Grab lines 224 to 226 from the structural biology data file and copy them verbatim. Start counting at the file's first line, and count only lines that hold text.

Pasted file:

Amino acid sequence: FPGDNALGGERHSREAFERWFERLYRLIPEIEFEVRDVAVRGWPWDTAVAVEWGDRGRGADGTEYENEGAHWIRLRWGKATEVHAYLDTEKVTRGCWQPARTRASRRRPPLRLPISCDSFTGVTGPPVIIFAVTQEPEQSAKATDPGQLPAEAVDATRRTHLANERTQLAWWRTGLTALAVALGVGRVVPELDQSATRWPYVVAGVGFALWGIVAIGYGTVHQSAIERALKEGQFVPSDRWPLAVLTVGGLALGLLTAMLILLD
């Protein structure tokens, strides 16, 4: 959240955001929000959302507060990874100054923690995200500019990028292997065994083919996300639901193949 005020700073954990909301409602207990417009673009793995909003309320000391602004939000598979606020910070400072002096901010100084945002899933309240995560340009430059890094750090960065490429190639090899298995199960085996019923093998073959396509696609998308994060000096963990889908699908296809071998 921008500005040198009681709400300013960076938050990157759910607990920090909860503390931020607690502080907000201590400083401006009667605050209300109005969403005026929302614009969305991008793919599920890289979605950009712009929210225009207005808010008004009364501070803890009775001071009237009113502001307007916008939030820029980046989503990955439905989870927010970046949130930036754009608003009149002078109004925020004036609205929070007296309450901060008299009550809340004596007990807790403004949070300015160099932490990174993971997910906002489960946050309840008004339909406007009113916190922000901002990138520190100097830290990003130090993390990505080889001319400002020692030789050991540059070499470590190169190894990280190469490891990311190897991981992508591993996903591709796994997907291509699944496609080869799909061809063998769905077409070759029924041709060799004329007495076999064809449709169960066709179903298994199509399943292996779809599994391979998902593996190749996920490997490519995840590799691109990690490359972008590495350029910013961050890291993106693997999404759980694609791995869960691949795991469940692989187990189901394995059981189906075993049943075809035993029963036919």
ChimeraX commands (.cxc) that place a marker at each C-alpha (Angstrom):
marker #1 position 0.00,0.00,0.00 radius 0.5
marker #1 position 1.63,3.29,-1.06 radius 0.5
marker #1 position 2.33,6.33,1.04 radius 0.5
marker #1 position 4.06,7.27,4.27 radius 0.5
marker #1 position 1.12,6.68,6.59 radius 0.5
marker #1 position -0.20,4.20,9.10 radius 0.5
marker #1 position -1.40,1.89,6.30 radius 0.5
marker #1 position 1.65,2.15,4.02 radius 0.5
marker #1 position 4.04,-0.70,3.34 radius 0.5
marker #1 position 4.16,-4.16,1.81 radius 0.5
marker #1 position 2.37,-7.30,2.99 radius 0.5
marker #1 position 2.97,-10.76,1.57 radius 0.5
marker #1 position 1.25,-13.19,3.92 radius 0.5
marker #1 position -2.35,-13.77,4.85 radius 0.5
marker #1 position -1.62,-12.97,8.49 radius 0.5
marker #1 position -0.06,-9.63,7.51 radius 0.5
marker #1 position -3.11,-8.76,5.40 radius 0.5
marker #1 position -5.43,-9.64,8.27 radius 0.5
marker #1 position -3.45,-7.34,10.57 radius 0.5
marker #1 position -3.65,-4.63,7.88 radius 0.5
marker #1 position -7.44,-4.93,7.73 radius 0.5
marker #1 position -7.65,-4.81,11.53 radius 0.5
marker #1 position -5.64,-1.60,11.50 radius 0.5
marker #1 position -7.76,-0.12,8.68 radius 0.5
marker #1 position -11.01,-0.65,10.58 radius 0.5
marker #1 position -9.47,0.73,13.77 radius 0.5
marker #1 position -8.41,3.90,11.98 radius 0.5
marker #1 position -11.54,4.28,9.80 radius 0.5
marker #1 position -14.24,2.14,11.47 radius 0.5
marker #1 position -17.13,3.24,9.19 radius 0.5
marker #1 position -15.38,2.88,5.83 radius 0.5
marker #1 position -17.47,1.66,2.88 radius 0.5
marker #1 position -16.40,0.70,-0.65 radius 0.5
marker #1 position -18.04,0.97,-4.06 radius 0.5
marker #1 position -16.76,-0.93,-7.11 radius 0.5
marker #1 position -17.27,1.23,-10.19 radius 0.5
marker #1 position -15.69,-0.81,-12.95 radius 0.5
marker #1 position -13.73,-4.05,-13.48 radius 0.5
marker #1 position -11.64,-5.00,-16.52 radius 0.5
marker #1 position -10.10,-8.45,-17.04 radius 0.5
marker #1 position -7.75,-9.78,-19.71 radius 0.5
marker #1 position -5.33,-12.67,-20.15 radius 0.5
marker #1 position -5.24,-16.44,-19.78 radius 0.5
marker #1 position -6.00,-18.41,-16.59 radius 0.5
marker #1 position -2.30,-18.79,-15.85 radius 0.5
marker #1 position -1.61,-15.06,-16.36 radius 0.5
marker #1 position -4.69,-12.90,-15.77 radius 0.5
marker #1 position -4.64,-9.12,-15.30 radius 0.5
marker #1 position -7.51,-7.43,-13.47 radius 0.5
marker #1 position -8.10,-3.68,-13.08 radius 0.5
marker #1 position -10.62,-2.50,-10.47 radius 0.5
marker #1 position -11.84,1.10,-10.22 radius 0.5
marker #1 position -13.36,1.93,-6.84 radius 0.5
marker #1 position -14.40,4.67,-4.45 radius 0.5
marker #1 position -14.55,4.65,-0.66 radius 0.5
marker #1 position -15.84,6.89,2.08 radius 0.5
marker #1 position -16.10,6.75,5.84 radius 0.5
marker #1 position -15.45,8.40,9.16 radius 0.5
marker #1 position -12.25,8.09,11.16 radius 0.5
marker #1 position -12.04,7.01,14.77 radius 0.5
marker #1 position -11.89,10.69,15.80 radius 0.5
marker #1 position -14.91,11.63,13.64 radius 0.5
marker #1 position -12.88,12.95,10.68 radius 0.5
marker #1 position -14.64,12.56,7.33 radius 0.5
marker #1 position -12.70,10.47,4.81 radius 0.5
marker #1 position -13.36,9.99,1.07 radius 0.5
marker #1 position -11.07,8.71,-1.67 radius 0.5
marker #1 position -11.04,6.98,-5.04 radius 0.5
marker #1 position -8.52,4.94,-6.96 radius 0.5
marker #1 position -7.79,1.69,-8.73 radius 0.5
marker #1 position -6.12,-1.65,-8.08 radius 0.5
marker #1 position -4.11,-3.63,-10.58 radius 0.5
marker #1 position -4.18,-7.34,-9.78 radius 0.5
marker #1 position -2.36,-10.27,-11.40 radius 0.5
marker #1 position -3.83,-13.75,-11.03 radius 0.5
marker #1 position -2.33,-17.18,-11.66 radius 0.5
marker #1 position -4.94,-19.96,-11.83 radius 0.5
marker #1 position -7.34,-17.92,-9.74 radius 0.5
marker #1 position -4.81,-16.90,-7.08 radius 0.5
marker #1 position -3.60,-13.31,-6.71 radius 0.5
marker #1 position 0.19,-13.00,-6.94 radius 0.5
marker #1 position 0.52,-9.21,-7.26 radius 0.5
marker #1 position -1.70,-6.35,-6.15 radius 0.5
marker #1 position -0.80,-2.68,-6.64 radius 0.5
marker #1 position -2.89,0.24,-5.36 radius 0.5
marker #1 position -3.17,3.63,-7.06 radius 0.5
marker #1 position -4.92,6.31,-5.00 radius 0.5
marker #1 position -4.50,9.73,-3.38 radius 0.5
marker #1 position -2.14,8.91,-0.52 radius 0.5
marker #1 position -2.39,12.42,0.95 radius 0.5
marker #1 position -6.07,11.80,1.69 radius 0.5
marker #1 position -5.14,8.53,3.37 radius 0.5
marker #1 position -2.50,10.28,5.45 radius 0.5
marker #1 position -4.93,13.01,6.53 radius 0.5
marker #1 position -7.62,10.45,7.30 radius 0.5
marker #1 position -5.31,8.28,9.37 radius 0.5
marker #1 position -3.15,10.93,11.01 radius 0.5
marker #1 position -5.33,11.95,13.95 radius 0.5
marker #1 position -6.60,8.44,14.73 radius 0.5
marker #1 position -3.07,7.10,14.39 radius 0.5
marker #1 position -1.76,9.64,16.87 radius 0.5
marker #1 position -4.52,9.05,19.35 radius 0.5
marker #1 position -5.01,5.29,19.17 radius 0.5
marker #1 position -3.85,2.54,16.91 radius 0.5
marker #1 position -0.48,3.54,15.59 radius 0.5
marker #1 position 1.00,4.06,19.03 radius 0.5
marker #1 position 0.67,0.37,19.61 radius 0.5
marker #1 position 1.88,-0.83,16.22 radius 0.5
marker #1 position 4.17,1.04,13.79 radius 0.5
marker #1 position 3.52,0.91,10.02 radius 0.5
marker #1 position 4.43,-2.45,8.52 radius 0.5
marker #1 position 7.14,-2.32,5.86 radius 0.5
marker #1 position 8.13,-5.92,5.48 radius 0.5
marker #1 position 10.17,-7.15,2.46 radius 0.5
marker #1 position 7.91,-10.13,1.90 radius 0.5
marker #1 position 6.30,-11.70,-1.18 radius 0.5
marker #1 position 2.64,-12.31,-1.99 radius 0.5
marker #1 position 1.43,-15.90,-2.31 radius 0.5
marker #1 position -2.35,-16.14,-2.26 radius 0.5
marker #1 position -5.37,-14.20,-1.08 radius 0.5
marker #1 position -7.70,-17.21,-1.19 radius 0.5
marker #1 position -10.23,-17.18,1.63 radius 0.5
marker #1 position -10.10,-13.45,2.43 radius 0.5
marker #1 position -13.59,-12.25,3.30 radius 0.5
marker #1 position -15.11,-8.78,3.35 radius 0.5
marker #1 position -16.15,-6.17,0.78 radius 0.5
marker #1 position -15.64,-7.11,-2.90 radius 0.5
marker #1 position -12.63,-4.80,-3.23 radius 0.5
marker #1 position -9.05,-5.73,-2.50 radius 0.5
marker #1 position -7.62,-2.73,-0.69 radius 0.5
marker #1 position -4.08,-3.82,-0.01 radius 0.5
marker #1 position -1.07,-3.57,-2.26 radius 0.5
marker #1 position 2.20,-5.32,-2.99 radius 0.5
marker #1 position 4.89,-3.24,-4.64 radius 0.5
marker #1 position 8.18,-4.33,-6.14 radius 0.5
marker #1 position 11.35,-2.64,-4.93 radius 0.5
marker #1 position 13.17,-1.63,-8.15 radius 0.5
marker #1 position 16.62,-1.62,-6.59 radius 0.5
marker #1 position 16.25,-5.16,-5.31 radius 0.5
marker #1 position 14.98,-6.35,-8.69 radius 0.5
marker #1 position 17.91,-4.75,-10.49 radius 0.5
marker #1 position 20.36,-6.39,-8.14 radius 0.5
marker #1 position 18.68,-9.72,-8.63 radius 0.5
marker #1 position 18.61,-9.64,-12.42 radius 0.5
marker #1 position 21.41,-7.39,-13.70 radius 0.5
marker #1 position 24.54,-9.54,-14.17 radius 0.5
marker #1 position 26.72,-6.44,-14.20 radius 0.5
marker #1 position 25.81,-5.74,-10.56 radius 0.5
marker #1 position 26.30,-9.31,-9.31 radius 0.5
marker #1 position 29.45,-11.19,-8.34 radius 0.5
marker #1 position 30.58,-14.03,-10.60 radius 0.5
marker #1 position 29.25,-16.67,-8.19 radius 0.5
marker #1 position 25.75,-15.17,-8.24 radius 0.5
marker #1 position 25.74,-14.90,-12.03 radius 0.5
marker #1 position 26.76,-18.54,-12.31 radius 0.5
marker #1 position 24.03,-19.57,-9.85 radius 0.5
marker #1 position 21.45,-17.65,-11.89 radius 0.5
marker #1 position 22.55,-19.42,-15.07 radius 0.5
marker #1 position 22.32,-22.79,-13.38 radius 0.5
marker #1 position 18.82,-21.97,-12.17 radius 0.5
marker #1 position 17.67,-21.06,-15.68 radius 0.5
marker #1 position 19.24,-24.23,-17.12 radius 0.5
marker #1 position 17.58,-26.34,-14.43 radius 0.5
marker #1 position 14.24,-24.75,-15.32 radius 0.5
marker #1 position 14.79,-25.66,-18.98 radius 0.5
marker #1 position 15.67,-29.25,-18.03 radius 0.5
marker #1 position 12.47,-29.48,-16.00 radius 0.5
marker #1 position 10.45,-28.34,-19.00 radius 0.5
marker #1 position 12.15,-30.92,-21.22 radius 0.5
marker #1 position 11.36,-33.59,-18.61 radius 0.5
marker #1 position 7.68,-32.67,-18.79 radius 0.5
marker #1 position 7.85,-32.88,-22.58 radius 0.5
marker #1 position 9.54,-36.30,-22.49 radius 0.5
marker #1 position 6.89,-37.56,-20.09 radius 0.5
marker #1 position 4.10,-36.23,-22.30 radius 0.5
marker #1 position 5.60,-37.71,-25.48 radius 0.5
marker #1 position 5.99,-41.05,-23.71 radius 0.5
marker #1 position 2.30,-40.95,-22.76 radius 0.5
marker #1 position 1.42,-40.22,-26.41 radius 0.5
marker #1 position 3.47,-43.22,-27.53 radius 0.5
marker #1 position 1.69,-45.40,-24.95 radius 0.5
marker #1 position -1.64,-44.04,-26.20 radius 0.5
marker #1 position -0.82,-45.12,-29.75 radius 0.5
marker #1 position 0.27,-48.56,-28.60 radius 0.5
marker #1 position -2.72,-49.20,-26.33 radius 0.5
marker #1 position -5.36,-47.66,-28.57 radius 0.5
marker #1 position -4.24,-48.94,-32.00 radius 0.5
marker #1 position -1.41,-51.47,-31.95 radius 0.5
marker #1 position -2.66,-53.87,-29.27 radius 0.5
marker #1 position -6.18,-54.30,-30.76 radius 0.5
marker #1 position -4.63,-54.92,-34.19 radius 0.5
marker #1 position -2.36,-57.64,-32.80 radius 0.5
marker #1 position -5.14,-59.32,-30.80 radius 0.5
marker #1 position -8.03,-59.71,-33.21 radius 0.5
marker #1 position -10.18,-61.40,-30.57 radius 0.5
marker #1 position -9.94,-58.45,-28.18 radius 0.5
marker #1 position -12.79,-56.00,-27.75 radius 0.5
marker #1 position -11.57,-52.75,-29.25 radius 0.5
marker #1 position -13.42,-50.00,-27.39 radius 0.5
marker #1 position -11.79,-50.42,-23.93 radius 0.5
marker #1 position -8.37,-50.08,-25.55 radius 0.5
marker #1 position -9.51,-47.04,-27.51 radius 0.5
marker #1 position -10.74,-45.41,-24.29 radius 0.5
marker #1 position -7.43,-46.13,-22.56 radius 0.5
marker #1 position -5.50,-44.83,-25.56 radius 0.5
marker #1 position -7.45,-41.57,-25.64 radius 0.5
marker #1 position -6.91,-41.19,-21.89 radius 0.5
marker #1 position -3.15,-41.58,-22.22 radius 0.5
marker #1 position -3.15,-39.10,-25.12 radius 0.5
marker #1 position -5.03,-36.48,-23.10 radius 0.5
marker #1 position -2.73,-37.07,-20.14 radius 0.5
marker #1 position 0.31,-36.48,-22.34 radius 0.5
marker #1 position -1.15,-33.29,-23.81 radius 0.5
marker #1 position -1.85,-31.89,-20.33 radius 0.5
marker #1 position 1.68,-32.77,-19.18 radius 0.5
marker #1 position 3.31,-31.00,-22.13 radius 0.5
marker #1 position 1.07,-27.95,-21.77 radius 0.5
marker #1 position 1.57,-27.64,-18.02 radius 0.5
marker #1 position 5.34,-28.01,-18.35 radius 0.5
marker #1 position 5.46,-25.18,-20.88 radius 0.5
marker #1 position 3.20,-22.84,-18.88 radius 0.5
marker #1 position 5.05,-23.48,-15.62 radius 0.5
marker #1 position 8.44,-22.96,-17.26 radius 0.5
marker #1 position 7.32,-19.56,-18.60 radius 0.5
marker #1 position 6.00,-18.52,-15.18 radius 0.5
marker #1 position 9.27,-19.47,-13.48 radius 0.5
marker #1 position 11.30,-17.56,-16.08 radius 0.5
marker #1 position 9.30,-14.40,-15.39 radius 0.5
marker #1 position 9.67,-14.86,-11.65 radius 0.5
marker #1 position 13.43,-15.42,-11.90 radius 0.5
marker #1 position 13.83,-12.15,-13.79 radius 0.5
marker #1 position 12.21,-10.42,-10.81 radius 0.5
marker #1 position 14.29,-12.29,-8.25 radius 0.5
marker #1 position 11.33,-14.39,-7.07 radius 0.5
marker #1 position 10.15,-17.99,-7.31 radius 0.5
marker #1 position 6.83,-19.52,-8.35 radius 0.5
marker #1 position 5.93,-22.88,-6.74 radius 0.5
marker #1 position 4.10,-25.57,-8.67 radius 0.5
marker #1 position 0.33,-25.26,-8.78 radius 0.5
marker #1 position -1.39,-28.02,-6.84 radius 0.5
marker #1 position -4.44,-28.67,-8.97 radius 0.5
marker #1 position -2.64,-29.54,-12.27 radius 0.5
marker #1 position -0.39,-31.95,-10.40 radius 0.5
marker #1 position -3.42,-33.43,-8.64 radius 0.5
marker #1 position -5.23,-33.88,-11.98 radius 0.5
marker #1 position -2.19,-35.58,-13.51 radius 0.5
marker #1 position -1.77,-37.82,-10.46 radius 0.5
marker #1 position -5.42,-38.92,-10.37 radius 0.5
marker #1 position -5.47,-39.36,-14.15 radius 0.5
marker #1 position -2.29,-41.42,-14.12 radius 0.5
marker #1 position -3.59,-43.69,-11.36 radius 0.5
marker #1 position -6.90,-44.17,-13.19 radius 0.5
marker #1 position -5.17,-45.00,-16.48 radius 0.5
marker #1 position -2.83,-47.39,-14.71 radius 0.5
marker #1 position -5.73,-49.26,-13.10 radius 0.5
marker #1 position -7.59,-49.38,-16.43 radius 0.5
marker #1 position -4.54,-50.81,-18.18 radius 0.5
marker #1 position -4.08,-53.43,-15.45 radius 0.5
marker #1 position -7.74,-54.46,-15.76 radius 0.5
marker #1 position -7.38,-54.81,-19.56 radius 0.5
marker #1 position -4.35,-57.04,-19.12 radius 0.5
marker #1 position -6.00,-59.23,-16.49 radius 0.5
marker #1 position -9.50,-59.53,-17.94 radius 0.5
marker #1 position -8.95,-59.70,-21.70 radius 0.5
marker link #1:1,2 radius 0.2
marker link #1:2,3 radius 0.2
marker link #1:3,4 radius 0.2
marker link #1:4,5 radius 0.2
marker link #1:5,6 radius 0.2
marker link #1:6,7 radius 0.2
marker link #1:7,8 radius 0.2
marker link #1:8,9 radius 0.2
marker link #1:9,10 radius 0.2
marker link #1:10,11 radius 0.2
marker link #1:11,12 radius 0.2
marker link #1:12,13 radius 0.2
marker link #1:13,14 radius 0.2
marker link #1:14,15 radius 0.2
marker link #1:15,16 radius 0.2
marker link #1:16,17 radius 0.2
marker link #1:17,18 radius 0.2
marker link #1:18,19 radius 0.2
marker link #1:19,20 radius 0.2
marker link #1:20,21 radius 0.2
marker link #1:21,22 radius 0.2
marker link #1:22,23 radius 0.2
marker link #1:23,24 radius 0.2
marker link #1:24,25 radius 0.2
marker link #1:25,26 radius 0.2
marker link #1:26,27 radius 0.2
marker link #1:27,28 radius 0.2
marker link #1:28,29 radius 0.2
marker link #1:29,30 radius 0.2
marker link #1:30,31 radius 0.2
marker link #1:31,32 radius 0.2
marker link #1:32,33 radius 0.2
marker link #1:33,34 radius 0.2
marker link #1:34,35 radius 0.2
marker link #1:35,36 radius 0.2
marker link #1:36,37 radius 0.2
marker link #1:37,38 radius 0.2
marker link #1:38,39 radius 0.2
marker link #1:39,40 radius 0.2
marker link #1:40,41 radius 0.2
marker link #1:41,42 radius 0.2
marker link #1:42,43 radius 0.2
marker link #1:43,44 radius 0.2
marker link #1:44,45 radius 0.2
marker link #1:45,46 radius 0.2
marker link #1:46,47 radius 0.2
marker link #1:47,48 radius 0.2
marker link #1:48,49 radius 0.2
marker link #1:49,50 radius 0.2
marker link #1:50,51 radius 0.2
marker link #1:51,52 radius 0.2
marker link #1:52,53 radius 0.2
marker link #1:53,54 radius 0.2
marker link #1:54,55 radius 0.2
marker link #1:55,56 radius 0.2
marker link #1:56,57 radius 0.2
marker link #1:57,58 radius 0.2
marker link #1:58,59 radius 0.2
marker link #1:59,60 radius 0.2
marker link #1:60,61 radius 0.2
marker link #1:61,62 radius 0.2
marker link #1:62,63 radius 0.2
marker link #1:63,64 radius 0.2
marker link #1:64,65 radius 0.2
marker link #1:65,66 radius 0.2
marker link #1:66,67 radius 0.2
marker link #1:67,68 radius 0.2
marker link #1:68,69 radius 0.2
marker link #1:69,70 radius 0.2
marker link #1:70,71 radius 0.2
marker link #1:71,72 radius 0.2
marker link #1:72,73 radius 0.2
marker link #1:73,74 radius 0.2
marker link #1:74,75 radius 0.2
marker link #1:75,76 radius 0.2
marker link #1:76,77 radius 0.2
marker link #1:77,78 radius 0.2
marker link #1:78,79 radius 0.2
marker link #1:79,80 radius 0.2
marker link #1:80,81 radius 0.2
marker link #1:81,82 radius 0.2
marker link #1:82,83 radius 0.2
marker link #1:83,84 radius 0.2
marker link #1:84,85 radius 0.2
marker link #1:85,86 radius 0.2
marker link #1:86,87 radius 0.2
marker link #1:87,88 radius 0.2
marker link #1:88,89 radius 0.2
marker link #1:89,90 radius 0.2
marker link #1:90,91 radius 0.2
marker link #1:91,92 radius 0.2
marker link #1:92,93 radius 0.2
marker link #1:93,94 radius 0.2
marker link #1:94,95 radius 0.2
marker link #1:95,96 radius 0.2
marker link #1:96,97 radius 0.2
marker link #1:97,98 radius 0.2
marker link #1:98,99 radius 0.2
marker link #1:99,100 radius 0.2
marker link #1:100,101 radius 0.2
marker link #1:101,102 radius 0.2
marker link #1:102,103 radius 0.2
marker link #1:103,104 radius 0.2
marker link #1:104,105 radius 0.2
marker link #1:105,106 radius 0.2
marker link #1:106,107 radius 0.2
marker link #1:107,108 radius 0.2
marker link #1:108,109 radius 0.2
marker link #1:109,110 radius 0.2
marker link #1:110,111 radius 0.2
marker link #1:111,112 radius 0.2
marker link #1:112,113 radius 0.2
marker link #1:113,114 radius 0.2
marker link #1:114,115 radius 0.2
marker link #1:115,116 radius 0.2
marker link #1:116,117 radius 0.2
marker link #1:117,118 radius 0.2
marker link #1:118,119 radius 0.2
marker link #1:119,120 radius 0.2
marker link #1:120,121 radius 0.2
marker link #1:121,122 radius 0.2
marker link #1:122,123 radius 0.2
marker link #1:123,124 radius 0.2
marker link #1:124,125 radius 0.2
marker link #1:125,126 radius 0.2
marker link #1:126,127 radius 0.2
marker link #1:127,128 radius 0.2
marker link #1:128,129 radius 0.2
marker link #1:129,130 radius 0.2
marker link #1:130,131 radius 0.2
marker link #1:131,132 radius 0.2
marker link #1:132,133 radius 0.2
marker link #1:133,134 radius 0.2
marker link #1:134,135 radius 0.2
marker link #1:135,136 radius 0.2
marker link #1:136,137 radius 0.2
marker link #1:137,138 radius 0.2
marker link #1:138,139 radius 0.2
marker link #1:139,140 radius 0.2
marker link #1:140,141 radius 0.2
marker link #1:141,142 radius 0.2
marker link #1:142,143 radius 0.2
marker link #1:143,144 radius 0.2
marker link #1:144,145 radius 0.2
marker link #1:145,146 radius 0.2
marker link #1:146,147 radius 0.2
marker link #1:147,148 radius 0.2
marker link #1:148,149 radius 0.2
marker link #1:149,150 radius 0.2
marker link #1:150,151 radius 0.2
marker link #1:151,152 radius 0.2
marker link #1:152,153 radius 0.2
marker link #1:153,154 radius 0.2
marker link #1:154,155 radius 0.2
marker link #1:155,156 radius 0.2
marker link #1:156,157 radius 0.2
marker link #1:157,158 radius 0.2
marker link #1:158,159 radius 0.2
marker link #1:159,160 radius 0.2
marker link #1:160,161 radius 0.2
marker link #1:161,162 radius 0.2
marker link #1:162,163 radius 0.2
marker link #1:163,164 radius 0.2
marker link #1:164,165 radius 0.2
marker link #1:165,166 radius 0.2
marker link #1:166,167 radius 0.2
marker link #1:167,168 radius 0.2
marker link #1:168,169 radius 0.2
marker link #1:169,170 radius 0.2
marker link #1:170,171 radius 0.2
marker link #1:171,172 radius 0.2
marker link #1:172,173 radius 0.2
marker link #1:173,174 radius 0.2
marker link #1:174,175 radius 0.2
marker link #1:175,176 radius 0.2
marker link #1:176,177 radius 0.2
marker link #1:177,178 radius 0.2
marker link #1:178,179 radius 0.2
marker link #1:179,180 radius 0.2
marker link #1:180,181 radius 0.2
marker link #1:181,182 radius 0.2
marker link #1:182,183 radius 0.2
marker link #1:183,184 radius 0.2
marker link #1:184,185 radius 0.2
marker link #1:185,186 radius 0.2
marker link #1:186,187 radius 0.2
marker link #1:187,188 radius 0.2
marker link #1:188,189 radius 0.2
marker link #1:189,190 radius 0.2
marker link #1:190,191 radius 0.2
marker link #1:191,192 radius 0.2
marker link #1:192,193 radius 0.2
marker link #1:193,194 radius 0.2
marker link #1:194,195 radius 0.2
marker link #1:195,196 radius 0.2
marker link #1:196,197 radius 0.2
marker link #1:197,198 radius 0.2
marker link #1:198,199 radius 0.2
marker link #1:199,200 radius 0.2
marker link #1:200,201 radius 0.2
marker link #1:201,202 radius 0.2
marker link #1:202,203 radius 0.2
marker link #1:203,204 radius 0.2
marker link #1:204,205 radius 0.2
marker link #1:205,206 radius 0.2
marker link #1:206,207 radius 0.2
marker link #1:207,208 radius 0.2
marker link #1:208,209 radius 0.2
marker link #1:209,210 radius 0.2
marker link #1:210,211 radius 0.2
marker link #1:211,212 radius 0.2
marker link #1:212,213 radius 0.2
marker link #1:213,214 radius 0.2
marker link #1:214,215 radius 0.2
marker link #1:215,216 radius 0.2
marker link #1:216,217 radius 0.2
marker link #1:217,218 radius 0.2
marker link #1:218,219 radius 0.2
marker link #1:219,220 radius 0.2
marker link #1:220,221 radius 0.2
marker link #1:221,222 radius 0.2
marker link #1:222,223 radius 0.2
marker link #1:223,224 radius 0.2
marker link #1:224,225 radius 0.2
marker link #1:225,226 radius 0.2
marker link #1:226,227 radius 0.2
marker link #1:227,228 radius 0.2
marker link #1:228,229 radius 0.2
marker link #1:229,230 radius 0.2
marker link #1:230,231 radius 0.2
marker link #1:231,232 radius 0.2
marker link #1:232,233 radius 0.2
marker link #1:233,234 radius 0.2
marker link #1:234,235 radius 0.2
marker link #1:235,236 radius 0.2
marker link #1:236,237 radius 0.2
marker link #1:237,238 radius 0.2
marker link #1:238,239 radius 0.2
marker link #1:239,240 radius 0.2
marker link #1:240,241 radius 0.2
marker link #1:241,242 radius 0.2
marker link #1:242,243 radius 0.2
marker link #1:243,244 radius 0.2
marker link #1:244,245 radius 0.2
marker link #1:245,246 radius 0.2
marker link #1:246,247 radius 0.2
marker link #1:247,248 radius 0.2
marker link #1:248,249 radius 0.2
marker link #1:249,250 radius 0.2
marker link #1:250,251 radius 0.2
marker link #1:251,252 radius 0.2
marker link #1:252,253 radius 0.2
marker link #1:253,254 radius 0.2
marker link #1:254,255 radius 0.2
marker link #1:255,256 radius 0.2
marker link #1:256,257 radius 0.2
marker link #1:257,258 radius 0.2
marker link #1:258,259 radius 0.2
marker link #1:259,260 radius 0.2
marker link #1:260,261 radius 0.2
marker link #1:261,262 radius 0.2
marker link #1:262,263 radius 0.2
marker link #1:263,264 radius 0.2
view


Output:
marker #1 position 3.20,-22.84,-18.88 radius 0.5
marker #1 position 5.05,-23.48,-15.62 radius 0.5
marker #1 position 8.44,-22.96,-17.26 radius 0.5